International Journal of Current Microbiology and Applied Sciences (IJCMAS)
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National Academy of Agricultural Sciences (NAAS)
NAAS Score: *5.38 (2019)
[Effective from January 1, 2019]
For more details click here

ICV 2018: 95.39
Index Copernicus ICI Journals Master List 2017 - IJCMAS--ICV 2018: 95.39
For more details click here

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PRINT ISSN : 2319-7692
Online ISSN : 2319-7706
Issues : 12 per year
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Index Copernicus ICV 2018: 95.39
NAAS RATING 2020: 5.38

Int.J.Curr.Microbiol.App.Sci.2019.8(11): 2034-2048

Increasing the Competitiveness of Market Value Chains be Shaped to Improve Nutrition for Smallholder Producers: A Review
Saurabh Tyagi1, R.K. Naresh2, A.P. Garg3, M. Moni4 and Abhishek Kumar5
1Department of Agriculture, Shobhit University, Meerut, U. P., India
2Department of Agronomy, Sardar Vallabhbhai Patel University of Agriculture & Technology, Meerut, U.P., India
3Department of Biological Engineering & Life Sciences, Shobhit University Meerut, U.P., India
4Department of Agriculture Informatics & e-Governance Research Studies(CAIRS), Shobhit University, Meerut & NCR Delhi, India
5Department of Business Studies, Shobhit University Meerut, U.P., India
*Corresponding author

Sustained economic and income growth, a fast growing urban population, and the increasing integration of global agri-food markets are fuelling rapid growth in demand for high-value food commodities in India. This is an opportunity for farmers, especially smallholder farmers, in India to augment their incomes and use surplus family labour in the production of high-value, labour-intensive food commodities. The transition to high-value agriculture, however, is unlikely to be smooth. One of the major impediments is smallholders' lack of access to markets for high-value commodities. Local rural markets are thin, and trading in distant urban markets is not remunerative owing to high transportation and transaction costs. Besides, they also face problems in gaining access to credit, high quality inputs, improved technology, information, and services. Improving smallholders' access to markets requires close linkages between farmers, processors, traders, and retailers to coordinate supply and demand. The worldwide importance of crop production is undisputed due to its function for basic nutrition of billions of people. Yet, the emergence of global forces implies severe consequences for the organization of market value chains. These forces particularly include processes of liberalization and deregulation, the dominance of large retail groups as well as ever-changing consumer demands, leading to continuous reconfigurations of market value chains. Changes in the global agricultural economy are providing smallholders with new opportunities that also present new constraints. The demand for higher value and processed foods as well as the rise of supermarkets around the world has implications for the entire food marketing system as it alters procurement systems and introduces new quality and safety standards. Marketing systems are undergoing rapid transformation. Traditional marketing channels with ad hoc sales are being replaced by coordinated links between farmers, processors, retailers and others. As incomes increase, food consumption patterns are changing, with a greater emphasis on meat, dairy products and fruits and vegetables. Consumers are becoming more demanding in terms of quality and safety and demographic and income trends are leading to increased demand for convenience foods, together with assurances of product safety. Income growth alone cannot solve the problem of malnutrition and may in fact create problems linked to overweight and obesity. The challenge from the nutrition perspective is how to sustainably improve the quality of diets, as well as other health-nutrition related behaviours, across different populations and age groups? Overall, we could extract three strands of literature on global crop value chains: the integration of smallholders; the role of food standards; and the effect of ‘hidden’ dynamics Value chain approaches can provide useful frameworks to examine the food system and the potential to achieve improved nutritional outcomes by leveraging market-based systems. However, understanding the links between value chains, the overall business environment in which they operate, and nutrition among targeted populations is complex, involving actors and activities working across agriculture, health and nutrition, and very little evidence exists on the potential or the trade-offs involved.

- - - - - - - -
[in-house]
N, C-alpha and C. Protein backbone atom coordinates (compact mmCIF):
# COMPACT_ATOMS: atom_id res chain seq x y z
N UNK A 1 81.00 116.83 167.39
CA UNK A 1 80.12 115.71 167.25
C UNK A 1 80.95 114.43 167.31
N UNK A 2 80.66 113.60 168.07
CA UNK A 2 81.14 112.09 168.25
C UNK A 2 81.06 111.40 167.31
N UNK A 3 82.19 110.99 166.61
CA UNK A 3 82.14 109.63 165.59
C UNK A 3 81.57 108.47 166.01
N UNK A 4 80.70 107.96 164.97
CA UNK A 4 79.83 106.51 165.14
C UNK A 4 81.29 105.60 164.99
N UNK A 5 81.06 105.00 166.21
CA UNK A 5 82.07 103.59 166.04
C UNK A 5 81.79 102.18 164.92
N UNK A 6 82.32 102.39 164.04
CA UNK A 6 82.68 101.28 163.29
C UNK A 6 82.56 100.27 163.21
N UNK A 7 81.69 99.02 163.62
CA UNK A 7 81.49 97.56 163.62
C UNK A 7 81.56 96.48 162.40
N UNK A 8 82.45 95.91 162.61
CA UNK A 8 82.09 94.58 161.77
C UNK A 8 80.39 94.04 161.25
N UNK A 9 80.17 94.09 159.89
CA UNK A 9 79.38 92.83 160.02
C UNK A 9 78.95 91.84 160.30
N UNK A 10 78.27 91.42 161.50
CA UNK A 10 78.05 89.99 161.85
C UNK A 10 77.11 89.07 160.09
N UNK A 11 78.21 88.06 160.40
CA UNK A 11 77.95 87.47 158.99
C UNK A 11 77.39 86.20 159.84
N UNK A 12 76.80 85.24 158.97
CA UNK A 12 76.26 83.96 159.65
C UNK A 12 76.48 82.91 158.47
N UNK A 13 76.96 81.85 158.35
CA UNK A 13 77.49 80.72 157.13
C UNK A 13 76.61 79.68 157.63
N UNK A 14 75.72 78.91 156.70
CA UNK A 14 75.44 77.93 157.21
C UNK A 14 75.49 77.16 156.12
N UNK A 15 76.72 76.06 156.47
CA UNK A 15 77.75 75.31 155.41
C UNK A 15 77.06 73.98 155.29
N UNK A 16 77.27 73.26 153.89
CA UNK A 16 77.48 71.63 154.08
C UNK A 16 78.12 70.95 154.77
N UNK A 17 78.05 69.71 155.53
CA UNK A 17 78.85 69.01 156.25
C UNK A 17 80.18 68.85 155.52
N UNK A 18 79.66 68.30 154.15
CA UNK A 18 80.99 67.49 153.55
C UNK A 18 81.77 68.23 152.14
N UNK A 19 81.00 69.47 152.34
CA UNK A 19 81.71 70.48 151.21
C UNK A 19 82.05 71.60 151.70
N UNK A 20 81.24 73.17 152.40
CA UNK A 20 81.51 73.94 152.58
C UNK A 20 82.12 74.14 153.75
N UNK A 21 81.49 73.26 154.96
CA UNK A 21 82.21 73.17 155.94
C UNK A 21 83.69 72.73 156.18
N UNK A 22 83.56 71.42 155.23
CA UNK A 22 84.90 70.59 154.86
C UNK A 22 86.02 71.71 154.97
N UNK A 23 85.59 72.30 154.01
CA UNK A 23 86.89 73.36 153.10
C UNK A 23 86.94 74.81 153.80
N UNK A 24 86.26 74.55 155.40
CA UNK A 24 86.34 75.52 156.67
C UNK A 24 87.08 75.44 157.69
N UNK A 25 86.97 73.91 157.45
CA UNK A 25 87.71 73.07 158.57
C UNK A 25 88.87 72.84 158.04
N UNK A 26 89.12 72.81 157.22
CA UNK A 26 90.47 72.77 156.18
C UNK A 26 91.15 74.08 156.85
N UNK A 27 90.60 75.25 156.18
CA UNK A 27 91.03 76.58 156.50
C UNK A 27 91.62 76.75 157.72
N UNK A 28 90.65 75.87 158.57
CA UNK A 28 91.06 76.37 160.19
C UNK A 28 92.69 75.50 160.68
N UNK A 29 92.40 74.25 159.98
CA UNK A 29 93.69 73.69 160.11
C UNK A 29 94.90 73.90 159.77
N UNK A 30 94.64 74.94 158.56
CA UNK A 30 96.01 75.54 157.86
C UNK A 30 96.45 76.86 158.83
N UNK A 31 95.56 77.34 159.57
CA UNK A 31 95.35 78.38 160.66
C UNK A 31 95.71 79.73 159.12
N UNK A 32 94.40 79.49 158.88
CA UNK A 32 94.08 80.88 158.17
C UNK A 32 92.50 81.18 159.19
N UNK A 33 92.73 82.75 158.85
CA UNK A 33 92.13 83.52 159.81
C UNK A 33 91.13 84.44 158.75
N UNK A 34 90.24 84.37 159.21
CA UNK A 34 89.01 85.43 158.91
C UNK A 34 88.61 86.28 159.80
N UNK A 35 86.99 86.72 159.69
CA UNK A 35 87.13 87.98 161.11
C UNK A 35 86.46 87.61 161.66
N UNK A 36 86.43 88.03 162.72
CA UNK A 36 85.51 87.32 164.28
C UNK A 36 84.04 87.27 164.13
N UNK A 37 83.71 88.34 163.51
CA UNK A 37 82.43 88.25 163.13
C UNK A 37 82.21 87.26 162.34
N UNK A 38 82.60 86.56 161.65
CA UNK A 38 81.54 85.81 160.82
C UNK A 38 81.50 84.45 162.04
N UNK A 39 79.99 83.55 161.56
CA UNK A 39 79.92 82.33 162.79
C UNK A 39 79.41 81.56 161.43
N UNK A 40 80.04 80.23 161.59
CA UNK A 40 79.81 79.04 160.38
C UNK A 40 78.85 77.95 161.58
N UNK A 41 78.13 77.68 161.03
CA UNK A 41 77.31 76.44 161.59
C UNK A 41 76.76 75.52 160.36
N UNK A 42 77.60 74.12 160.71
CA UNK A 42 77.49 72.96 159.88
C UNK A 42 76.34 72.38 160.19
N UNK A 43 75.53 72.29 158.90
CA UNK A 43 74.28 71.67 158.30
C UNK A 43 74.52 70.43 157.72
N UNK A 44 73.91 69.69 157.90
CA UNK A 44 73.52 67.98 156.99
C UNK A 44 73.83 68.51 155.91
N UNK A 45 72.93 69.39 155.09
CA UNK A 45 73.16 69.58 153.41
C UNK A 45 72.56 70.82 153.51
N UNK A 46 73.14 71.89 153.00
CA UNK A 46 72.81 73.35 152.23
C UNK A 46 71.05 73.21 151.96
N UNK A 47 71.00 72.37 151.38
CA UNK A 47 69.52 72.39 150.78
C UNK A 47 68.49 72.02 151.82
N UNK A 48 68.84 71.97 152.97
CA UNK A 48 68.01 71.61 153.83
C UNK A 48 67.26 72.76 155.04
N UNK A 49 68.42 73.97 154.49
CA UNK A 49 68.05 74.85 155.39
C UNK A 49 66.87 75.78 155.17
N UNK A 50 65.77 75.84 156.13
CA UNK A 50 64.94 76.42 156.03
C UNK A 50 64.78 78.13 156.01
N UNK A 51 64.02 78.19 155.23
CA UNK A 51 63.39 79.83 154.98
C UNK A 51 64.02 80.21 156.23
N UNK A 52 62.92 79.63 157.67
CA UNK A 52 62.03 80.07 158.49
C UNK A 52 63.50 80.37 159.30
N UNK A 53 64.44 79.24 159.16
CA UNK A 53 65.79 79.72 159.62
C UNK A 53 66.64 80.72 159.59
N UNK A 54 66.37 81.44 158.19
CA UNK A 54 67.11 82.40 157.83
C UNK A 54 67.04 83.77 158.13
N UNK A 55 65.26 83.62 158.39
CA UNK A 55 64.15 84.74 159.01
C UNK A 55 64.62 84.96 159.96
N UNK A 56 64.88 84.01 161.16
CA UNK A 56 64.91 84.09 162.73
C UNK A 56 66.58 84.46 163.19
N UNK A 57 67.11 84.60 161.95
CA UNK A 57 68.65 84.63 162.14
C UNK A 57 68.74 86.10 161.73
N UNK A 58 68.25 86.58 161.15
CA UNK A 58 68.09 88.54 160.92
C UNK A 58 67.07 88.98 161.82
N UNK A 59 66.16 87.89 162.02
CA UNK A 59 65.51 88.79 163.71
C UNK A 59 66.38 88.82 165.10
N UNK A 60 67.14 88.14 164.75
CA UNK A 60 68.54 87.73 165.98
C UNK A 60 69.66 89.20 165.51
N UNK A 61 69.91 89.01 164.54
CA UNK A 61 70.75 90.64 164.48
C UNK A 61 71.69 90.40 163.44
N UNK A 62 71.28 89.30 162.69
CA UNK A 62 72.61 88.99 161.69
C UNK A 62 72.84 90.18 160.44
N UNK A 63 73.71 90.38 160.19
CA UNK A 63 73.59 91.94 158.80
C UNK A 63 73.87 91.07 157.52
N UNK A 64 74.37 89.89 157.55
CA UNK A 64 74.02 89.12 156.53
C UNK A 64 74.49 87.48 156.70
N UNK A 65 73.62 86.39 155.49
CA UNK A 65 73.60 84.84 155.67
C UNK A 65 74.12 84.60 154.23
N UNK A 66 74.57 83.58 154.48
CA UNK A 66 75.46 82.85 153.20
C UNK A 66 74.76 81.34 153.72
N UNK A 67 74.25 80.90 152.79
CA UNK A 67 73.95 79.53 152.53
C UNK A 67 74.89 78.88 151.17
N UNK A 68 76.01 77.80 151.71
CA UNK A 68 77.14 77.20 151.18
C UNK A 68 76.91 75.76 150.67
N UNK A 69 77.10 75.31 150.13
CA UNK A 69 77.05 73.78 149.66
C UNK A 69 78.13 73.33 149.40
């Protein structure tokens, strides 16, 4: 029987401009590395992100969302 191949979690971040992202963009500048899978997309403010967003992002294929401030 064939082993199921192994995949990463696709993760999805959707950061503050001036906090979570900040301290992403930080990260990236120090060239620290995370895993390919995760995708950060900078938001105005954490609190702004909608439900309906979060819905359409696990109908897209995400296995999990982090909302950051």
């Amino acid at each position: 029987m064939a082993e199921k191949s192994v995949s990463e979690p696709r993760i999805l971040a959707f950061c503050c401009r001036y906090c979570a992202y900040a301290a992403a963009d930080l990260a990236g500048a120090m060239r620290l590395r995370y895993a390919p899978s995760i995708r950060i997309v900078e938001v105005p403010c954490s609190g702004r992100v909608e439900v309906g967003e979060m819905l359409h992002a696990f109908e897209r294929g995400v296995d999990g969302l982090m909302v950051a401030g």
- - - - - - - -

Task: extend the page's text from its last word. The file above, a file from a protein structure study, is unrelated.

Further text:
Keywords: Nutrition, Diets, Market chain, Business environment, Development practice
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How to cite this article:

Saurabh Tyagi, R.K. Naresh, A.P. Garg, M. Moni and Abhishek Kumar. 2019. Increasing the Competitiveness of Market Value Chains be Shaped to Improve Nutrition for Smallholder Producers: A Review.Int.J.Curr.Microbiol.App.Sci. 8(11): 2034-2048. doi: